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Inside the U.S. Marine base in Okinawa at the heart of a coronavirus outbreak

Okinawa COVID-19 cases soar
U.S. military moves to contain COVID-19 outbreak on Okinawa 02:38

Okinawa — The U.S. military in Japan reported three new infections on Friday, a low figure that suggested the coronavirus outbreak among U.S. military personnel in Okinawa was plateauing. At least 141 infections have been confirmed at American bases on the island since cases started to surge almost two weeks ago.

Japanese officials have only counted 149 COVID-19 cases among the rest of the island's 1.4 million people since February.

CBS News was granted access and given permission to interview personnel on two U.S. military installations on Thursday, including U.S. Marine Corps Air Station Futenma, the worst-hit of the five bases and camps with coronavirus cases. We also visited Camp Foster, home of the "Joint COVID Response Cell" that serves as the U.S. military's command center in Okinawa for contact tracing and testing troops across all branches of the military.

"It's not as bad as it possibly could be, because healthy people are getting better from this disease," said U.S. Navy flight surgeon Margrette Moore. "We have two isolation barracks right now, and they're not full."

But the worrying surge in cases has, nonetheless, left thousands of U.S. military personnel and their families under some form of restricted movement, according to Marine Corps spokesman Major Ken Kunze. In total, 35,000 to 40,000 people, including Marines, their families and civilian personnel, are affected by the restrictions. 

COVID outbreak sees U.S. bases locked down on Okinawa 02:10

"There is no off-base liberty authorized," Colonel Neil Owens told CBS News. "We are not allowed to conduct essential services without specific permission from a commander, which basically means that if you live out in town, you go home and you come to work, and that's really the only interaction you have off the base."

While local officials, including Okinawa's governor, have suggested large July 4th parties both on and off of the U.S. bases may have contributed to the current outbreak, Owens said the U.S. military had "not found any connection" between the celebrations and the confirmed cases identified thus far.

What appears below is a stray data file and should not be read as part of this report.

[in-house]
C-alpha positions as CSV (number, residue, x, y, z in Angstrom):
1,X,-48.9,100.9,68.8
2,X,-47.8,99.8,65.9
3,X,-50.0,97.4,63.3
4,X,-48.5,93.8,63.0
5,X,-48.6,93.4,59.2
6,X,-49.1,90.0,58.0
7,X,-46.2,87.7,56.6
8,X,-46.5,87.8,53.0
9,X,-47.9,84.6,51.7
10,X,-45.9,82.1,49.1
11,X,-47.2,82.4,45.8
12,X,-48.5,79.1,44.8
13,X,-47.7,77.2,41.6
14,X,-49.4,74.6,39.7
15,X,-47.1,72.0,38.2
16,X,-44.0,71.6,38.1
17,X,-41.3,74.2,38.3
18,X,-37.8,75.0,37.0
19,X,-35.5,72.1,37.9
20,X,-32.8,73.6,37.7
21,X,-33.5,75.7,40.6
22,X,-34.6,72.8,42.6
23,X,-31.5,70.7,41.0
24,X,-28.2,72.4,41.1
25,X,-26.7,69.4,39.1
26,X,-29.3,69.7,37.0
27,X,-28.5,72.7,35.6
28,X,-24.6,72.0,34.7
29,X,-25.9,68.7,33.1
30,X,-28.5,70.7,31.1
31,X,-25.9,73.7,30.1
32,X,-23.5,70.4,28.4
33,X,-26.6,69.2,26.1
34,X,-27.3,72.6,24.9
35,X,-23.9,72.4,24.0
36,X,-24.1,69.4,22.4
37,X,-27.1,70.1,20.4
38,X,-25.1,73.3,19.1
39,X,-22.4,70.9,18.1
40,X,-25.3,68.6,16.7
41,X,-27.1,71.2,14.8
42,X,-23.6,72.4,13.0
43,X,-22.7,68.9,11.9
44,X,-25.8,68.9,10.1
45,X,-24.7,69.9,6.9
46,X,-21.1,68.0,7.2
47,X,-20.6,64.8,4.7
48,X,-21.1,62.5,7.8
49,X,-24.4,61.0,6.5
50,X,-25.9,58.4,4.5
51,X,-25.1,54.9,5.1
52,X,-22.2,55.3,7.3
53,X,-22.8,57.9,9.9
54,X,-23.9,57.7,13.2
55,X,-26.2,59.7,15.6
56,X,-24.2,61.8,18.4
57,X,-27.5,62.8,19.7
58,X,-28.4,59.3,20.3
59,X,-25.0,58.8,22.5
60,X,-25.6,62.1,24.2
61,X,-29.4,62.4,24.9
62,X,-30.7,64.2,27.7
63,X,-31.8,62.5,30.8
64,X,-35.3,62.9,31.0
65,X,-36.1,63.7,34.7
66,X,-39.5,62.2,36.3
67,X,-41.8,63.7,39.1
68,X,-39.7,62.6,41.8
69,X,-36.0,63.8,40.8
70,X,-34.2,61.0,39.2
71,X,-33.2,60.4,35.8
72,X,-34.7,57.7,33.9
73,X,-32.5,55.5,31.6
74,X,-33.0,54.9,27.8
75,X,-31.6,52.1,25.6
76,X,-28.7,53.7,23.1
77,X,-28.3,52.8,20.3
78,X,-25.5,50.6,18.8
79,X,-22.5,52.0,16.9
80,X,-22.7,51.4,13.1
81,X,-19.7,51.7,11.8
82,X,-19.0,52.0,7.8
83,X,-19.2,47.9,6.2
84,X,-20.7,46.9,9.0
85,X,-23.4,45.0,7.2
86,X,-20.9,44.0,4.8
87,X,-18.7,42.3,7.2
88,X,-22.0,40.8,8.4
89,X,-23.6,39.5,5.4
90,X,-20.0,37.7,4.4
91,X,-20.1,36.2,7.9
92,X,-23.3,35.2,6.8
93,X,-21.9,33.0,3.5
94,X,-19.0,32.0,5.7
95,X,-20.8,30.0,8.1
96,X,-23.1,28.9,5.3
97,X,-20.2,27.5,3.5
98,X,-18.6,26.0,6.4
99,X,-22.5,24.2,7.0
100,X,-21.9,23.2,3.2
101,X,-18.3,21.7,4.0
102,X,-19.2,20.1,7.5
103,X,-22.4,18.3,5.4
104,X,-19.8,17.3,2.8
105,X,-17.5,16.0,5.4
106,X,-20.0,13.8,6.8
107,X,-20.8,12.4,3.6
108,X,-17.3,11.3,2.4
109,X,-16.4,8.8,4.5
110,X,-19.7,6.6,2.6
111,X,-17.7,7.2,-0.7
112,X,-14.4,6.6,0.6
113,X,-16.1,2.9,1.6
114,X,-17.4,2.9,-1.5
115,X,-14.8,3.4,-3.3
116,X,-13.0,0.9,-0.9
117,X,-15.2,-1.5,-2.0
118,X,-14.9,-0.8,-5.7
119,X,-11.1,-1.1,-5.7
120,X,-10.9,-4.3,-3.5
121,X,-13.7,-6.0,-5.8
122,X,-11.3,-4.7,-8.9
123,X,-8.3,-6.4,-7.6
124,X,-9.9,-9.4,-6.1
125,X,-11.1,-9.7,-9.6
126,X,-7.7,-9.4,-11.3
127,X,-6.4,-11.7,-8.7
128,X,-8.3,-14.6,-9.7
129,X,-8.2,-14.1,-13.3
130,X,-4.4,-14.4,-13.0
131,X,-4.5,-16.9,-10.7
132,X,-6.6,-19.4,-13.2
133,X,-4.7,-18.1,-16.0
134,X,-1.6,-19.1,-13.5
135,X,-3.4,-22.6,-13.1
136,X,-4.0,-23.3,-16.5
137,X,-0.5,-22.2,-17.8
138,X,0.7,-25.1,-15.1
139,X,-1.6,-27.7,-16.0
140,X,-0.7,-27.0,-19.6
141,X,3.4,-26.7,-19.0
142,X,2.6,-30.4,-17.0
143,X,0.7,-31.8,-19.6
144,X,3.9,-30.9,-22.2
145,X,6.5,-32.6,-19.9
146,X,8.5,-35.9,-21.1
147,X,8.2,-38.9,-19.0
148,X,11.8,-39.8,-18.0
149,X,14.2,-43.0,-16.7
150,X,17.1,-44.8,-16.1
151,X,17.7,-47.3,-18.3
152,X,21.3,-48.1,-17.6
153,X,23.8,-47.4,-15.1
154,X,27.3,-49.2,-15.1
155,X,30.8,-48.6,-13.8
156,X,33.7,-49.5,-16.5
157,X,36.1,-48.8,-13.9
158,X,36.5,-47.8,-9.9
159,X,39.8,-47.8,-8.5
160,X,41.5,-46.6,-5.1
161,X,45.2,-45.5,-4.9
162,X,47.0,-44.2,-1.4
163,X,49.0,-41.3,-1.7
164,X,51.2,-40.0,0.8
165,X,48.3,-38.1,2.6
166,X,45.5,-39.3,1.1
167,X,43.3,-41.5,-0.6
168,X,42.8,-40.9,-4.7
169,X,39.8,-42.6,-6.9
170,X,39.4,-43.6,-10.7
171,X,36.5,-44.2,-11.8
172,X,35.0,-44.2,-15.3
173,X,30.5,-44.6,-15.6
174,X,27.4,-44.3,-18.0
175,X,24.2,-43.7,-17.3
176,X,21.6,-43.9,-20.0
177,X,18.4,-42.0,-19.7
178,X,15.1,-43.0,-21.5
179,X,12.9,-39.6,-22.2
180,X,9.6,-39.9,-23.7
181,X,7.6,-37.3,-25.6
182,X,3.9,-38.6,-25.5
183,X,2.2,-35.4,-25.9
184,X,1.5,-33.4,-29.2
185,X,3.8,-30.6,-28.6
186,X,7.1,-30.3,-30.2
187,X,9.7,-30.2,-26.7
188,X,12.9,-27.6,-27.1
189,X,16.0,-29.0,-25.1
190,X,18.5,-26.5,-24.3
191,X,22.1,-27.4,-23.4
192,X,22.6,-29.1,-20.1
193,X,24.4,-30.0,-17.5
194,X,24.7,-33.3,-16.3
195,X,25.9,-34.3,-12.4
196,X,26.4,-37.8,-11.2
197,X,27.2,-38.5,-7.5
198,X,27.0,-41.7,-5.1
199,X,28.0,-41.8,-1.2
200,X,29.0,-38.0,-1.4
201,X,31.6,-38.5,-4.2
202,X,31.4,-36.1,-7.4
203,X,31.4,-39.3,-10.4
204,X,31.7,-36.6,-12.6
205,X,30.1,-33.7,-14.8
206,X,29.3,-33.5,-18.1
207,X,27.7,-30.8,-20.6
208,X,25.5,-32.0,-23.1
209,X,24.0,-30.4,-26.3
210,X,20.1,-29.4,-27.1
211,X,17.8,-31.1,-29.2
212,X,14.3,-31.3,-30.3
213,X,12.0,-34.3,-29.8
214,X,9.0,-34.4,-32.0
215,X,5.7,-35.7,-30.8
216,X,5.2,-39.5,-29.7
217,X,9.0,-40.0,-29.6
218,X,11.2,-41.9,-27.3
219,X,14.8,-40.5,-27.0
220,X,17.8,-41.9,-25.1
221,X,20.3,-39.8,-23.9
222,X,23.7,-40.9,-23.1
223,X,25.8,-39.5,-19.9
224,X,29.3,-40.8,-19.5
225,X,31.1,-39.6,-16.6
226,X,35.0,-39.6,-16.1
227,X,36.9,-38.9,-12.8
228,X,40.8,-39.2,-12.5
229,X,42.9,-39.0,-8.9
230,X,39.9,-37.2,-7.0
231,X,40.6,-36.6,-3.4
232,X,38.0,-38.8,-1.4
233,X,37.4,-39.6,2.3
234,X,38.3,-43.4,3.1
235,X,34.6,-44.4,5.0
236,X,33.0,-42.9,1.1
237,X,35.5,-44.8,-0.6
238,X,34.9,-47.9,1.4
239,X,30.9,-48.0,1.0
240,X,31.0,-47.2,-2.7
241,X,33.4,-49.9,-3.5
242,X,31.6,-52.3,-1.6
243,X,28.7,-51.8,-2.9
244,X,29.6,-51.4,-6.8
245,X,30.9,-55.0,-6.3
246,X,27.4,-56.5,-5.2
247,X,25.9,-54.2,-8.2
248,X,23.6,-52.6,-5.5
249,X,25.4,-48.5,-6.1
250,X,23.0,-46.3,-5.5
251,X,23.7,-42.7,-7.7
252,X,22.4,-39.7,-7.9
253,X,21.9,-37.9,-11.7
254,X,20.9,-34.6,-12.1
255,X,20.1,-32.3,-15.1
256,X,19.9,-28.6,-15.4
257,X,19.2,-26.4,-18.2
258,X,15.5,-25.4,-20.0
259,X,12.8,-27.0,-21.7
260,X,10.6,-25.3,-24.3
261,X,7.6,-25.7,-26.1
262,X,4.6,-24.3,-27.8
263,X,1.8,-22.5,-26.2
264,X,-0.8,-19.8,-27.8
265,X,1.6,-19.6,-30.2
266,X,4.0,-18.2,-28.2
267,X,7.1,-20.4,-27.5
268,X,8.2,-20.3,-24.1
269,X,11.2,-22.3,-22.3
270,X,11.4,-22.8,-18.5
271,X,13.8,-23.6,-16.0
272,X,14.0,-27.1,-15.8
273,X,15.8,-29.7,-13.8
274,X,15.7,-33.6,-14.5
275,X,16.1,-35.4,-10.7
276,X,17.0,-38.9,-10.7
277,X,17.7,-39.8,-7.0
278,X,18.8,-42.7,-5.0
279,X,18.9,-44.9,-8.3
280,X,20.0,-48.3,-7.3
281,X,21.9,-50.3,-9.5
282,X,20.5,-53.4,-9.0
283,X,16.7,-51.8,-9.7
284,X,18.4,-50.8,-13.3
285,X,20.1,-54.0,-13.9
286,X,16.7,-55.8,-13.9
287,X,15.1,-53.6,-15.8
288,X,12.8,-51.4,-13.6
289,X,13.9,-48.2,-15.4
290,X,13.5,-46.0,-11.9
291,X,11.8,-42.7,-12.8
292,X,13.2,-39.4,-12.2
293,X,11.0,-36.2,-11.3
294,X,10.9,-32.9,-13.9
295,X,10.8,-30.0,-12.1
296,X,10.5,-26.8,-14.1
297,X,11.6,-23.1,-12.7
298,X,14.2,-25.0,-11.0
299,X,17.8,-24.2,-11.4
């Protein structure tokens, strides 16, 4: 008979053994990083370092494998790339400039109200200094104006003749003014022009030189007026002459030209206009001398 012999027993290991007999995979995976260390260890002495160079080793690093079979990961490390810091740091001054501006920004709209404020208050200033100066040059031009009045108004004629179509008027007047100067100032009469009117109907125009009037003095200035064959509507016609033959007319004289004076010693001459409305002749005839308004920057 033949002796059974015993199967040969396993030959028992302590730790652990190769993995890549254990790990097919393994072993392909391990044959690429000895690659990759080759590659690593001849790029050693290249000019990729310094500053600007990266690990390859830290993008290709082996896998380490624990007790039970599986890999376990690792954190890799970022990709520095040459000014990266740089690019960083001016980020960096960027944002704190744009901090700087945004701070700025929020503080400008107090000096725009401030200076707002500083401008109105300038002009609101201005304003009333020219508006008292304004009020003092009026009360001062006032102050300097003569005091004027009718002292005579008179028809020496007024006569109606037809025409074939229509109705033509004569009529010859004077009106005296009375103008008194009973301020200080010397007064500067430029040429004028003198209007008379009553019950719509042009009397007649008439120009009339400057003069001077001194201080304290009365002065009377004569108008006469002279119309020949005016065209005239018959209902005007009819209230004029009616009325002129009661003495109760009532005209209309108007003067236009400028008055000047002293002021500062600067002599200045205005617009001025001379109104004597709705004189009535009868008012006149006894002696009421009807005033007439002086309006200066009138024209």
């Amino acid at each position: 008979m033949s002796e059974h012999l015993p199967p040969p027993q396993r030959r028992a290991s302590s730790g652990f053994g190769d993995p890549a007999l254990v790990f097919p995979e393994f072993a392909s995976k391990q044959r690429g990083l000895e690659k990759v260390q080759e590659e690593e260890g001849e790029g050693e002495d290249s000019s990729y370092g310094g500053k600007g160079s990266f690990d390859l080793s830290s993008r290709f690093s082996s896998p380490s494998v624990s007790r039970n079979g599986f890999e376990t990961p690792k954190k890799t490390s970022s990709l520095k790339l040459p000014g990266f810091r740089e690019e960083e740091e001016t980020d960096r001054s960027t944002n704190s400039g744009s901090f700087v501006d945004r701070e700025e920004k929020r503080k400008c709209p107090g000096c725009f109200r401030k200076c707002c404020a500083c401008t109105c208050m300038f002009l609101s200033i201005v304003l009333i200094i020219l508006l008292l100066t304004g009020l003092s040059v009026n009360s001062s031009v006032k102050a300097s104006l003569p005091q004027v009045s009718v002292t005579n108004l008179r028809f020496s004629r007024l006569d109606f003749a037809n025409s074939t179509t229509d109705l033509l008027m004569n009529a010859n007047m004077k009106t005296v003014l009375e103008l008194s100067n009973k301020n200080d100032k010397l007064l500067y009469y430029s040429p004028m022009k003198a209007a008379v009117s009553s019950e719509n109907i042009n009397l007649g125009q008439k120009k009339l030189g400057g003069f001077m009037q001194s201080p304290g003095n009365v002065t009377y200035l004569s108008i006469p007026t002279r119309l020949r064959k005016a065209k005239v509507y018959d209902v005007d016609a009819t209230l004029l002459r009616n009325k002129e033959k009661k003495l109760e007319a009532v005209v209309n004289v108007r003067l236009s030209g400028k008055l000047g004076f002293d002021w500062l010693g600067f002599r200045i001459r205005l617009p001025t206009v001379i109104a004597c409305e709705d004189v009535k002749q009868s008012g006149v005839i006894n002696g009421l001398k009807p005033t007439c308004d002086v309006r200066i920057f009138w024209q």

"We are operationally ready," Owens added. "We can respond to any contingency that we need to. We are here to ensure that we can defend Japan. We have some challenges, but nothing that's preventing us from being able to operate and to fulfil our mission."

Okinawa has been dubbed the U.S. military's "keystone in the Pacific." The island sits closer to Taiwan's capital, Taipei, than it does to Tokyo, and it's a pivotal foothold for Washington — both to protect Asian allies including Japan, South Korea and Taiwan, and to project U.S. power and be able to react to increasingly-aggressive military moves by China in the region, and the ever-present threat from North Korea. 

But Okinawan critics of the U.S. military presence say their tiny island — about one third the size of the state of Rhode Island — bears an oversized burden for Japan.

"We are so, so angry," 80-year-old peace activist and Okinawan icon Suzuyo Takazato told CBS News. She often says more than half of all U.S. troops in Japan are stationed here, while the island only constitutes 0.6% of Japan's total land area.

Japanese raise fists and shout slogans as they protest against the American military presence at Kadena Air Base in Cyatan, Okinawa, in this May 21, 2016 file photo. JIJI PRESS/AFP/Getty

Anti-U.S. sentiment in Okinawa has seen anti-U.S. protests on the island many times over the years. In 2016, local anger flared after a former Marine was accused of raping and killing a 20-year-old Japanese woman. The military contractor was later convicted and sentenced to life in prison.

"There's so much crime now happening," said Takazato, who's been cataloguing incidents involving U.S. personnel for decades, which include drunk driving, theft, sexual assault and even murder.

But she blames Japan's government more than the U.S. military.

"It's really discrimination against Okinawa by Japan. I am not angry (at) individual soldiers. This is the Japanese government's decision to use Okinawa to concentrate U.S. troops," Takazato said, adding that she has friends who have married U.S. soldiers.

"Personally, I don't hate them. But I really want them to know Okinawa's history, the whole situation. I'm really angry that they're ignorant," she said.

Takazato said she wishes every U.S. military service member would leave Okinawa, "because we have been suffering 75 years already… but realistically, we want to reduce troop numbers."

Japanese officials have confirmed that at least one Okinawa resident, an elderly taxi driver, was infected by a U.S. service member on the island.  

Takazato said she believed a reduction in the U.S. troop presence would at least decrease accidents and crimes committed by U.S. soldiers against the Okinawan people. She now counts the current surge in coronavirus infections among those violations.

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